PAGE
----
Activities by support groups continued during the Golden Week holiday period through Wednesday in order to help people hit hard by the prolonged COVID-19 crisis.
Among those who have gathered for free meals and other services in recent months are young people and people with children, groups that were rarely seen at such venues before.
A member of a support group said, “People in need have become worn out mentally now that one year has passed since the first emergency declaration.” The government’s third state of emergency over COVID-19 is in effect in Tokyo, Osaka, Kyoto and Hyogo prefectures.
On Monday, 150 bento meals were distributed at St. Ignatius Church in Tokyo’s Chiyoda Ward under an initiative by some 40 support organizations. Homeless people and other visitors received the meals, along with clothing and face masks. Consultation services were also offered.
A single mother in her 30s, who received bento at the venue with her daughter, said that her part-time work was reduced substantially due to the impact of the pandemic.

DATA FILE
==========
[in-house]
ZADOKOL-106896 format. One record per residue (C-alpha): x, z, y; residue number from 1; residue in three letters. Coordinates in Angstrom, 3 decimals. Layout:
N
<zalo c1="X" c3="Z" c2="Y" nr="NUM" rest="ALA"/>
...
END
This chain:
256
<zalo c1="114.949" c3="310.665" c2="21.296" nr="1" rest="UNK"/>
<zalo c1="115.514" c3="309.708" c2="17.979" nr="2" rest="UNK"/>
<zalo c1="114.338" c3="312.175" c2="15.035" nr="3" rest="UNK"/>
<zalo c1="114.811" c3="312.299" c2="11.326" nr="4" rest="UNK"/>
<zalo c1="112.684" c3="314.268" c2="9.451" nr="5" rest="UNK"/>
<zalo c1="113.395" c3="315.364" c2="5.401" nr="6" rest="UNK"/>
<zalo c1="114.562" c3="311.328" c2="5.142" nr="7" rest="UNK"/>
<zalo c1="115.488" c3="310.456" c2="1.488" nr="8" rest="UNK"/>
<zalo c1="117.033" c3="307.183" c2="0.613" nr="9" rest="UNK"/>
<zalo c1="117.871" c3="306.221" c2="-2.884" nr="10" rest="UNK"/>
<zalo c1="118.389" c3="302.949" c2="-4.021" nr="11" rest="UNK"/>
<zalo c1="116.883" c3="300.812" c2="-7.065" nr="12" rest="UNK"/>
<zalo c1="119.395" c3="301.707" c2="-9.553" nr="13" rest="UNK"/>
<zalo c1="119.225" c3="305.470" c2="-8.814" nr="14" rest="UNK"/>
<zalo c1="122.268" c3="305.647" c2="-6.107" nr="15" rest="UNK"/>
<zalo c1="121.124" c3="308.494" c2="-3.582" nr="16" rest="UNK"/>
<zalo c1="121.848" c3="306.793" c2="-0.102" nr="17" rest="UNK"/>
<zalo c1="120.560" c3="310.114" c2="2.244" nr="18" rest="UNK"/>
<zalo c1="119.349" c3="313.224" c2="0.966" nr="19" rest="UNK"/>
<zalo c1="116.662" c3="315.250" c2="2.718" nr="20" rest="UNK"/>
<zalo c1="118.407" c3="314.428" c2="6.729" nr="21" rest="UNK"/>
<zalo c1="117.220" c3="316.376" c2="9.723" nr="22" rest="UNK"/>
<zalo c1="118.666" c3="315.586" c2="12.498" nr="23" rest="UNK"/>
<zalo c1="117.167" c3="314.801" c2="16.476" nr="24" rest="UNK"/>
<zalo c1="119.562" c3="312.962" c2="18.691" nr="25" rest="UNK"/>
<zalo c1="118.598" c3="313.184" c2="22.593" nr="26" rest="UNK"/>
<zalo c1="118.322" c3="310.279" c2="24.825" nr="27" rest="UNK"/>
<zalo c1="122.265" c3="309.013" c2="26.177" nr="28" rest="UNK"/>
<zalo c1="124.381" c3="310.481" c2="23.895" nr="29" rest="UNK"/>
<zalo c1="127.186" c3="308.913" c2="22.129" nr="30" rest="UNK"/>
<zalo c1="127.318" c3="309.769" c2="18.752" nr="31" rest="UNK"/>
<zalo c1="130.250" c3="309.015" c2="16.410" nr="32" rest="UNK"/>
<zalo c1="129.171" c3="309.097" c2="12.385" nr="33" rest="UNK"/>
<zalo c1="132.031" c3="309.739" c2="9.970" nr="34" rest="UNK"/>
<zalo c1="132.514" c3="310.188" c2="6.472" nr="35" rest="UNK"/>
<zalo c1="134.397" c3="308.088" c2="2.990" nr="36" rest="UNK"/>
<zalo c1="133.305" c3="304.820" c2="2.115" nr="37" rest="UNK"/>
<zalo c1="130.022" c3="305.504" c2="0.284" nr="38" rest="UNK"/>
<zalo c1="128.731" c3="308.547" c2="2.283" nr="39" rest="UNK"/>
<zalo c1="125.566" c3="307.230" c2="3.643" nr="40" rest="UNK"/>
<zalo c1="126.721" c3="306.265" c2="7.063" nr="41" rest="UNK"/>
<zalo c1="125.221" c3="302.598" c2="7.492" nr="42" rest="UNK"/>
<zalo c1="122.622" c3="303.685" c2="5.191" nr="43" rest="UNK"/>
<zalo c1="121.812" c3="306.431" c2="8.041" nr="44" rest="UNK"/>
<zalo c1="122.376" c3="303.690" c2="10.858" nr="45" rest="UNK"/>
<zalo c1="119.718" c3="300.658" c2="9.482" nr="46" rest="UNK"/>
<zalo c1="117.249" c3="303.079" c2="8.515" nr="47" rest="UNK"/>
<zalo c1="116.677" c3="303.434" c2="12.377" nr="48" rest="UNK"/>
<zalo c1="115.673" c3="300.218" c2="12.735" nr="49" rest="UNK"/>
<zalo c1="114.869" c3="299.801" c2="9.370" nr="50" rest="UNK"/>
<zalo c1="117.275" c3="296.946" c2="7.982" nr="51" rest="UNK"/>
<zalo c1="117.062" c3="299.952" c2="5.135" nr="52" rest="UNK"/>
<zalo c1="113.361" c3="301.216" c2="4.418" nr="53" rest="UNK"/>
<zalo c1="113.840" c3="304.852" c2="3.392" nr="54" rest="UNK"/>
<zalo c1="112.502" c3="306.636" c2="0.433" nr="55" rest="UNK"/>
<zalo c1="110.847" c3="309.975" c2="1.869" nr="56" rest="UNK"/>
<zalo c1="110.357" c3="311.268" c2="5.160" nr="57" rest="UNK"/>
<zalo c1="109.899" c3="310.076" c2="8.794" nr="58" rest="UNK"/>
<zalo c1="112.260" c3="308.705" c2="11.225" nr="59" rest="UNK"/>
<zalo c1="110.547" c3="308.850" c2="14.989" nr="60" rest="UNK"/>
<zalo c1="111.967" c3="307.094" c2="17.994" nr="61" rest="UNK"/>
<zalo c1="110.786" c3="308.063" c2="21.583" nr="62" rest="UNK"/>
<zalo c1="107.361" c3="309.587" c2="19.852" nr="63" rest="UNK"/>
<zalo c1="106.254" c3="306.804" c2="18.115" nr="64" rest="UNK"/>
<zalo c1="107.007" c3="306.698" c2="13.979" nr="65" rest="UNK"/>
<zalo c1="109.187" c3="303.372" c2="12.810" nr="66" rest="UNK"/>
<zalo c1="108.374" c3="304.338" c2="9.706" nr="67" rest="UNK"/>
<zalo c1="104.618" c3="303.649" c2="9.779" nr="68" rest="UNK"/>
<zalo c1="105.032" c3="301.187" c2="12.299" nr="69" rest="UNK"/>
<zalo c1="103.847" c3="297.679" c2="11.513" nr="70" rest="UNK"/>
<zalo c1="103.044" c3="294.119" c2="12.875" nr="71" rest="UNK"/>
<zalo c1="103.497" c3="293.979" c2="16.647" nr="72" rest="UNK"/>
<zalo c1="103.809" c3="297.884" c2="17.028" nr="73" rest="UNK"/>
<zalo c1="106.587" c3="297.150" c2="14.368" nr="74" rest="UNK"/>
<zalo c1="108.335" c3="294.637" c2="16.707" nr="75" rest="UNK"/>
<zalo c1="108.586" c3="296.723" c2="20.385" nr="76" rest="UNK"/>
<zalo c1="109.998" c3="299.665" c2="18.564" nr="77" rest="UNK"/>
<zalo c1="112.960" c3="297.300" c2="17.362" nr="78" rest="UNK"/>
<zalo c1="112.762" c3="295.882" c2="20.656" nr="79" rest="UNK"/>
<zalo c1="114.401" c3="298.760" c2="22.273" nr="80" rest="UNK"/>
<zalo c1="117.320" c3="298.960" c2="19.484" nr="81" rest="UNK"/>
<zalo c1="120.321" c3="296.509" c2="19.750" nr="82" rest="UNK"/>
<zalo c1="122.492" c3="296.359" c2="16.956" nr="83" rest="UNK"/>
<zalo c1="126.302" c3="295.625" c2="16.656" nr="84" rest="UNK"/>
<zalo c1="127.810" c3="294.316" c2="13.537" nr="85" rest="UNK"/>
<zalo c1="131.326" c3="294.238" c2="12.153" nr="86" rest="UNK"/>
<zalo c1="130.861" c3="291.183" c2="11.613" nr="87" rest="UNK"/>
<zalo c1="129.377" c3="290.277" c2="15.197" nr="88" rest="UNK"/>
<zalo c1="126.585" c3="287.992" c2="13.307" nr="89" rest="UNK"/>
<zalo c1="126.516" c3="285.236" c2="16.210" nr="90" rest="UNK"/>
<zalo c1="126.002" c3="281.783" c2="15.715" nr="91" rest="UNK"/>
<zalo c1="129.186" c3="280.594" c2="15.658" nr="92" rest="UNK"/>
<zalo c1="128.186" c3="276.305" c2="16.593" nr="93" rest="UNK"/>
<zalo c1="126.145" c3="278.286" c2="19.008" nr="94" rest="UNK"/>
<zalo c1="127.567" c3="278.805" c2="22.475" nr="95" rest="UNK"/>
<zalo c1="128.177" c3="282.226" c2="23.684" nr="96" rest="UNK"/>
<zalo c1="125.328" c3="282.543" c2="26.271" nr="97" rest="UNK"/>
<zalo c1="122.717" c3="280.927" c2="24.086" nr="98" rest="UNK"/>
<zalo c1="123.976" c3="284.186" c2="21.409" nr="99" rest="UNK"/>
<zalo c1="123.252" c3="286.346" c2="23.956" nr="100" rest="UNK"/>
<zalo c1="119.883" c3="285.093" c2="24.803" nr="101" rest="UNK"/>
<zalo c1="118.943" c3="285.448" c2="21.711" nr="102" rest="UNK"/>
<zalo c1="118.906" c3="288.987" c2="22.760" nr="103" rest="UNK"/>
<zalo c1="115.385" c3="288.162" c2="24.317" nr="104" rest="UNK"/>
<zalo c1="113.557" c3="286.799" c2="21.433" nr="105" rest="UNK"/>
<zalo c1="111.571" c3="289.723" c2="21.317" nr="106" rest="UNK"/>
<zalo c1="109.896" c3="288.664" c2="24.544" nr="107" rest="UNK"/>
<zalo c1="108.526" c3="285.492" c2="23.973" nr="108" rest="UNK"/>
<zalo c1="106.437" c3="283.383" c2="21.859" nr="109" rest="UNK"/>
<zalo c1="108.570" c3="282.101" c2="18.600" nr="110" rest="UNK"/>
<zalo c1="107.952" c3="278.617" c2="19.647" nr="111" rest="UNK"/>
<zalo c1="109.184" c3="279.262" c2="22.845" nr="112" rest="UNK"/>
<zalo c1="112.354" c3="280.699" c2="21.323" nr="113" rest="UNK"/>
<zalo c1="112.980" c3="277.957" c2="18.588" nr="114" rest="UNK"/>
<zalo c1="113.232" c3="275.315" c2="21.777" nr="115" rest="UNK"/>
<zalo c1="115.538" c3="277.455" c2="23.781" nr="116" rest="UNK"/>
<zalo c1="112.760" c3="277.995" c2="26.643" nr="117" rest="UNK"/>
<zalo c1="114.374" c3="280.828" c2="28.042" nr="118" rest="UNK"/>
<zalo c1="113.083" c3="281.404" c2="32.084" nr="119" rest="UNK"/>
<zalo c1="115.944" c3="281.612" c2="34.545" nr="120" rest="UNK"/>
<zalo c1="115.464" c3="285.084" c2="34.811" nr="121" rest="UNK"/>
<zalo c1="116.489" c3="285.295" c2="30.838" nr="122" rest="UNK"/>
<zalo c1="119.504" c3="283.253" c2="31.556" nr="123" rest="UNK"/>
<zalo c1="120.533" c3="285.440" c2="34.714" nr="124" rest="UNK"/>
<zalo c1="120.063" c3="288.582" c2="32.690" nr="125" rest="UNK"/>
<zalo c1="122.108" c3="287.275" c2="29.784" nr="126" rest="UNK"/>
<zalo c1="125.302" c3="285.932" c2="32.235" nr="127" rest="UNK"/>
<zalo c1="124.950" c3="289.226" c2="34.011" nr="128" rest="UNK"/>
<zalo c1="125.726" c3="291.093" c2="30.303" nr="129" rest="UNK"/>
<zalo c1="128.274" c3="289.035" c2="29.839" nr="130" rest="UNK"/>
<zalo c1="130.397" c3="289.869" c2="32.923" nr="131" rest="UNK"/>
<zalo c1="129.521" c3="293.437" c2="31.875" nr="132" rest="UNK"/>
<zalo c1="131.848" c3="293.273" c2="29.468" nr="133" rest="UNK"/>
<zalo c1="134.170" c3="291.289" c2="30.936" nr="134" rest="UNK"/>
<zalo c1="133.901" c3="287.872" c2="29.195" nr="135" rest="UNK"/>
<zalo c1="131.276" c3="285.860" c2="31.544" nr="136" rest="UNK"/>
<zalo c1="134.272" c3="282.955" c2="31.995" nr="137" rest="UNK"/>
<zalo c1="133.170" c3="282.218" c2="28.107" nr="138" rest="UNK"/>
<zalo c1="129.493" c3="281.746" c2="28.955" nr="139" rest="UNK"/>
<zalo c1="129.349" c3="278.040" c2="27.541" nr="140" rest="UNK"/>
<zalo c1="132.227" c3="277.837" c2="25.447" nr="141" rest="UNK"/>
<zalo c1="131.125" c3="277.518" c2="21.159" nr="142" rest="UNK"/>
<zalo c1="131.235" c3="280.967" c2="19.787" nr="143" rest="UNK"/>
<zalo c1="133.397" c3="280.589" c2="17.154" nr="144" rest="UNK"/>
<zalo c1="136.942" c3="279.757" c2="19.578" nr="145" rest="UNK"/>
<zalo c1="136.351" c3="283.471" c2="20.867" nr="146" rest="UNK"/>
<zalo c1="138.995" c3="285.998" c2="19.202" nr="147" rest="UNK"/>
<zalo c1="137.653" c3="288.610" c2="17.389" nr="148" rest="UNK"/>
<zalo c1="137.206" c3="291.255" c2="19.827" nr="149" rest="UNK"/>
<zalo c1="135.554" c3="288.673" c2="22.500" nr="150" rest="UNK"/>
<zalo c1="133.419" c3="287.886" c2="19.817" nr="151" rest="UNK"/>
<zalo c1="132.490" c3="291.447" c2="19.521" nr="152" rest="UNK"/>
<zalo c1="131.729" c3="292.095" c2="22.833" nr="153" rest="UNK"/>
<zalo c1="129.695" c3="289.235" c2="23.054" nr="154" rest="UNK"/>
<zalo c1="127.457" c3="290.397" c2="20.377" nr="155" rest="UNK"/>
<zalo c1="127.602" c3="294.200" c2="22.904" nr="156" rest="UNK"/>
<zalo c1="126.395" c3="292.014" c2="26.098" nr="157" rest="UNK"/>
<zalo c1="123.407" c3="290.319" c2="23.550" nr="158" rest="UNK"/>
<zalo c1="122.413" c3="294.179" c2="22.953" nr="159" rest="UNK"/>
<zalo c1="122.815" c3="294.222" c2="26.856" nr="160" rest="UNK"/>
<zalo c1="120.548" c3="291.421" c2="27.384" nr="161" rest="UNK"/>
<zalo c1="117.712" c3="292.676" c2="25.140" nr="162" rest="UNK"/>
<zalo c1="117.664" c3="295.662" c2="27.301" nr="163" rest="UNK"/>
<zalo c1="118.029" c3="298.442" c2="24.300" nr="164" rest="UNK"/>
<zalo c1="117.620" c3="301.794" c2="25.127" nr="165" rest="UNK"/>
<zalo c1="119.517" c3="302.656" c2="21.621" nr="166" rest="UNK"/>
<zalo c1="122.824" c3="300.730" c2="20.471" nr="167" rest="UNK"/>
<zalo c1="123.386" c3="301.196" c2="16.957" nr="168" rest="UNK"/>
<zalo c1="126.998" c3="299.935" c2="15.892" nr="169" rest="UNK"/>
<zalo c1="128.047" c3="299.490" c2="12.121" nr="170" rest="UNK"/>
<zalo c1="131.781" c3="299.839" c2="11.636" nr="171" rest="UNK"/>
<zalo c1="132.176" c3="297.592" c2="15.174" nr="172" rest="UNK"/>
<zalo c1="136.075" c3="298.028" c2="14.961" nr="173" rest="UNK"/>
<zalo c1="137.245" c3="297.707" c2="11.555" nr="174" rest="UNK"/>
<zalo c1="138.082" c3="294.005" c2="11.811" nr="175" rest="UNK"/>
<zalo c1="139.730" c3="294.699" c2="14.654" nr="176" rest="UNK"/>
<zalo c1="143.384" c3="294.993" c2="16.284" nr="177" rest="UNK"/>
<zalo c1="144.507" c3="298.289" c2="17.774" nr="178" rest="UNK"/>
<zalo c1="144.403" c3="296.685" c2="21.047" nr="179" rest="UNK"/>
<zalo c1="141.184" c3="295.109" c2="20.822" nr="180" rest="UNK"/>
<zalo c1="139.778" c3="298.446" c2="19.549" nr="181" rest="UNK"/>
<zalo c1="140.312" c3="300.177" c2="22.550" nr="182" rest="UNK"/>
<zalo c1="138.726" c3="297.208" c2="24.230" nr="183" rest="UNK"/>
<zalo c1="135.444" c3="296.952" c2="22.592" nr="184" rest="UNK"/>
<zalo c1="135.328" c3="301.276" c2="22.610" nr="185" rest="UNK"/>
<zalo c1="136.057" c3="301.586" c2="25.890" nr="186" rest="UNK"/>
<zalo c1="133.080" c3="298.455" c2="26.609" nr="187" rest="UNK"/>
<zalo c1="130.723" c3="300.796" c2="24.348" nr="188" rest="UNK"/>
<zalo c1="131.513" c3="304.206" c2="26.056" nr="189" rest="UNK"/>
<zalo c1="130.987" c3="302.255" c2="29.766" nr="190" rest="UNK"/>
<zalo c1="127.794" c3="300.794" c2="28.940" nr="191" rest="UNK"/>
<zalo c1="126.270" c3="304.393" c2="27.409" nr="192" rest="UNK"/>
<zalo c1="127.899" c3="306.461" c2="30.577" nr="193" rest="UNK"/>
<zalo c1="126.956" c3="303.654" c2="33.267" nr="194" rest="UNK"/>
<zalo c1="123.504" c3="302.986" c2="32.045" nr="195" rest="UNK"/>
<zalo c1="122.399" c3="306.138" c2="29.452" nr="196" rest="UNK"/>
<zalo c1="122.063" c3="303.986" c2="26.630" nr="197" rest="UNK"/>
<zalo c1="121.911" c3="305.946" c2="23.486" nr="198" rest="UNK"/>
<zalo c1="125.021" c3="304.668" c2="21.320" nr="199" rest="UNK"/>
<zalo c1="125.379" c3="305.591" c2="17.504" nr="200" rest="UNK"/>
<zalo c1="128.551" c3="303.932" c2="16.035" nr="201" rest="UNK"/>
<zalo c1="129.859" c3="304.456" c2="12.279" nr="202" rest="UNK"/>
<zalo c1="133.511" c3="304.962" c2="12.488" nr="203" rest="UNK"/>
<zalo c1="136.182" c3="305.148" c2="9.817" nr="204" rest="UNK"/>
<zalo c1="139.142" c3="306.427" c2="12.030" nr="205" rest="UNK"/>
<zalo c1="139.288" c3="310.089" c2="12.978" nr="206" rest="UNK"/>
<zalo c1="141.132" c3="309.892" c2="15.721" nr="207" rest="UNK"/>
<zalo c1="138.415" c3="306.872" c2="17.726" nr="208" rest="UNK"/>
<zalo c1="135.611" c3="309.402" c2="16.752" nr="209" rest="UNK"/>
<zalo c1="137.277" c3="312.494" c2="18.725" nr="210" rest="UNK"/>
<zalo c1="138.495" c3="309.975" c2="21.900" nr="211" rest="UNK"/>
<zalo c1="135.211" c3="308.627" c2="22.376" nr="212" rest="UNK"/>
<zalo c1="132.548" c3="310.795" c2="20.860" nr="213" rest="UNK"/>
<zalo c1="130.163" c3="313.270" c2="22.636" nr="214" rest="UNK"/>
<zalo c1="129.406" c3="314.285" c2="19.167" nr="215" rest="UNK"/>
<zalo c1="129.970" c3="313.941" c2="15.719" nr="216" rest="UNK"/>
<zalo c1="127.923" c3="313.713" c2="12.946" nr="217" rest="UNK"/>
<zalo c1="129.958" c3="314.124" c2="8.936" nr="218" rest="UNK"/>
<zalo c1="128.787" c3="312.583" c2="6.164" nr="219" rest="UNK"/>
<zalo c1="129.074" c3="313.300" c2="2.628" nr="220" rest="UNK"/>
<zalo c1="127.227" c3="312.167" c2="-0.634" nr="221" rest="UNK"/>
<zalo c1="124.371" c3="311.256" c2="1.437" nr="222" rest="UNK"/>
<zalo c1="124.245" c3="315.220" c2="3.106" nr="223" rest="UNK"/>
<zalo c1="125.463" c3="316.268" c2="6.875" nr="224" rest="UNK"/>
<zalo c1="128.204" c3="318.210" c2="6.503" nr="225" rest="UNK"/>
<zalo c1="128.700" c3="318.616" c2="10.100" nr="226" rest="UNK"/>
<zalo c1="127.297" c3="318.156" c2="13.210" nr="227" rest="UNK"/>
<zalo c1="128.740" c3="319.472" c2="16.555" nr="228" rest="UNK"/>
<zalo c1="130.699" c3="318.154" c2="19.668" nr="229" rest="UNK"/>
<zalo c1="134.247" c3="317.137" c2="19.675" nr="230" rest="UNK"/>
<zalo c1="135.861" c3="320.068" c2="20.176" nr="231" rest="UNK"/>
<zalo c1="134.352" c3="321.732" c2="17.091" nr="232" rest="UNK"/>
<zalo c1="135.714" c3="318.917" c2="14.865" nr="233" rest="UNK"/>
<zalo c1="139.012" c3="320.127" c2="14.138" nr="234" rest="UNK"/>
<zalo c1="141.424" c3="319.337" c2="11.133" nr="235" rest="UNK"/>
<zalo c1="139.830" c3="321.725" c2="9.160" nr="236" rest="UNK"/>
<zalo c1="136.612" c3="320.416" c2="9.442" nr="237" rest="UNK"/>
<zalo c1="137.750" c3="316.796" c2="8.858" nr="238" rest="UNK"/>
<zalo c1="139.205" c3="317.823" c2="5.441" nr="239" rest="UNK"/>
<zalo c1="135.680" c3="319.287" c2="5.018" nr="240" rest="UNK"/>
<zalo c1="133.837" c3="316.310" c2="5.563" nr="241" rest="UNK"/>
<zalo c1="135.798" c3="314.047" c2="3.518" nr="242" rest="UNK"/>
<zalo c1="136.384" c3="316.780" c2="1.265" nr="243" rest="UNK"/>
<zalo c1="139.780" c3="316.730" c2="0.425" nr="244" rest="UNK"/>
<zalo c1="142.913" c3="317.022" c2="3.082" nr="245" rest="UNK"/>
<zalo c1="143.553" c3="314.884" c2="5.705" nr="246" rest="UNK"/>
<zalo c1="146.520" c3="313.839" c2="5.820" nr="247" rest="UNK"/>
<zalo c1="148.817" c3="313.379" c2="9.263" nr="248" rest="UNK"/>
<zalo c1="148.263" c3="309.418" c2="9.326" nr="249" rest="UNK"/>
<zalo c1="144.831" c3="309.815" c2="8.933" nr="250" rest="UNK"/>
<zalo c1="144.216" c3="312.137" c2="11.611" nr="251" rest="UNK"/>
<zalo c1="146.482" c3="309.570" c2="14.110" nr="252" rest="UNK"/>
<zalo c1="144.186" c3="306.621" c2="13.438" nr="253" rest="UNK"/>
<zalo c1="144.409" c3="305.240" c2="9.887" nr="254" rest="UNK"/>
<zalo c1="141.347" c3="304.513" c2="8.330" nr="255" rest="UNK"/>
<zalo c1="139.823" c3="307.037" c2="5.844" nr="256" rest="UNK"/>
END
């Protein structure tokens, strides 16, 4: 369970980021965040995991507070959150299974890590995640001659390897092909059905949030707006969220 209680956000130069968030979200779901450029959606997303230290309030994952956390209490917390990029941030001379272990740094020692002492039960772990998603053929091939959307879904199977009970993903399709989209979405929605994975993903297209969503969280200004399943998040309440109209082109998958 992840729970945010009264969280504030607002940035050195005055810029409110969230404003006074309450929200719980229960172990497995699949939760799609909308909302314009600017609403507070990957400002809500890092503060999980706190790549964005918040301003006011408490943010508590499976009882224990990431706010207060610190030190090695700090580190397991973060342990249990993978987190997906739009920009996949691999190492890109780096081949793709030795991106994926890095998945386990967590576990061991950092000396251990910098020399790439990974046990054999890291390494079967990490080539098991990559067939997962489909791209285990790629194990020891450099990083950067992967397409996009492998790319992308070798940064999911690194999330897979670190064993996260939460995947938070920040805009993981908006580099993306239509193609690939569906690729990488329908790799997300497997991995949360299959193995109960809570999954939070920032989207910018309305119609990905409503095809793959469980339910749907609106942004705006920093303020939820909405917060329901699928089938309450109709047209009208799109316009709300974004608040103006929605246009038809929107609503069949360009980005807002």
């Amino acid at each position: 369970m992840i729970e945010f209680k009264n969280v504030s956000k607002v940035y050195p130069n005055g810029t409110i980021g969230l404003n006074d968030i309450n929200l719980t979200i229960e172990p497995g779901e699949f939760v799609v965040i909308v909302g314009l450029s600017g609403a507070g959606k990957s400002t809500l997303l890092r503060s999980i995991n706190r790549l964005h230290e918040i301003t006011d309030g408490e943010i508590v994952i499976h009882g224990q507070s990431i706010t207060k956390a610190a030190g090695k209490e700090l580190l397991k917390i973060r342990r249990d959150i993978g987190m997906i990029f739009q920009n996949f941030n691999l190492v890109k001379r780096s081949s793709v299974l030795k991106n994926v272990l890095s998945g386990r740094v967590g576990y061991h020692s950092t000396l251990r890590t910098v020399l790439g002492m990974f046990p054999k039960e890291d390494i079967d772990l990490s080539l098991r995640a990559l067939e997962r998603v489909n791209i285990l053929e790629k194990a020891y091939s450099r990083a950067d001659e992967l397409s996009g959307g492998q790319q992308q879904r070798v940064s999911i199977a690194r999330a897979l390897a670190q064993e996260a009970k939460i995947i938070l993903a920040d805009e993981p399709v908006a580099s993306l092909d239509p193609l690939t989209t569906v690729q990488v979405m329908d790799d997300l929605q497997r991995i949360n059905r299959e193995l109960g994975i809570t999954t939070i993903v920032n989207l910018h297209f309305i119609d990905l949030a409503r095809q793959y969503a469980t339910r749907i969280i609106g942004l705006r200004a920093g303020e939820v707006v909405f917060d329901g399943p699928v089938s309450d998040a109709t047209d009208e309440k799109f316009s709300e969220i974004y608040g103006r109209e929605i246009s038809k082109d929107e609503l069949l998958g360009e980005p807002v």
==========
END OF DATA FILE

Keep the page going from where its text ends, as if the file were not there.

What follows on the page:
“Our lives are becoming tough, and we appreciate an event like this,” she said.
Accommodation facility operators are also giving support to people in need.
Junon, a hotel group based in Osaka’s Nishinari Ward, has launched a program at two hotel chains it operates, allowing customers to stay for ¥390 per night. A total of 100 rooms are available under the program.
The hotel group offered a similar program in January this year.
Masaki Kakutani of Junon said, “We hope the rooms will be used by those who lost their jobs as job-hunting bases and for other purposes.”
According to a labor ministry survey, since February last year, people who were dismissed or saw their employment contracts terminated without renewal because of the virus crisis and those who are expected to receive such treatment have added up to over 100,000.
Daisaku Seto, secretary-general of the Anti-poverty Network aid group, said that a number of people have been evicted from their homes for not paying rent and other reasons.
Such people increased sharply in January, when the government declared its second COVID-19 state of emergency, and later, Seto also said, noting that more and more people are faced with poverty regardless of age, sex or nationality.
“I want administrative institutions to fully understand that we’re in a very severe situation,” Seto said.
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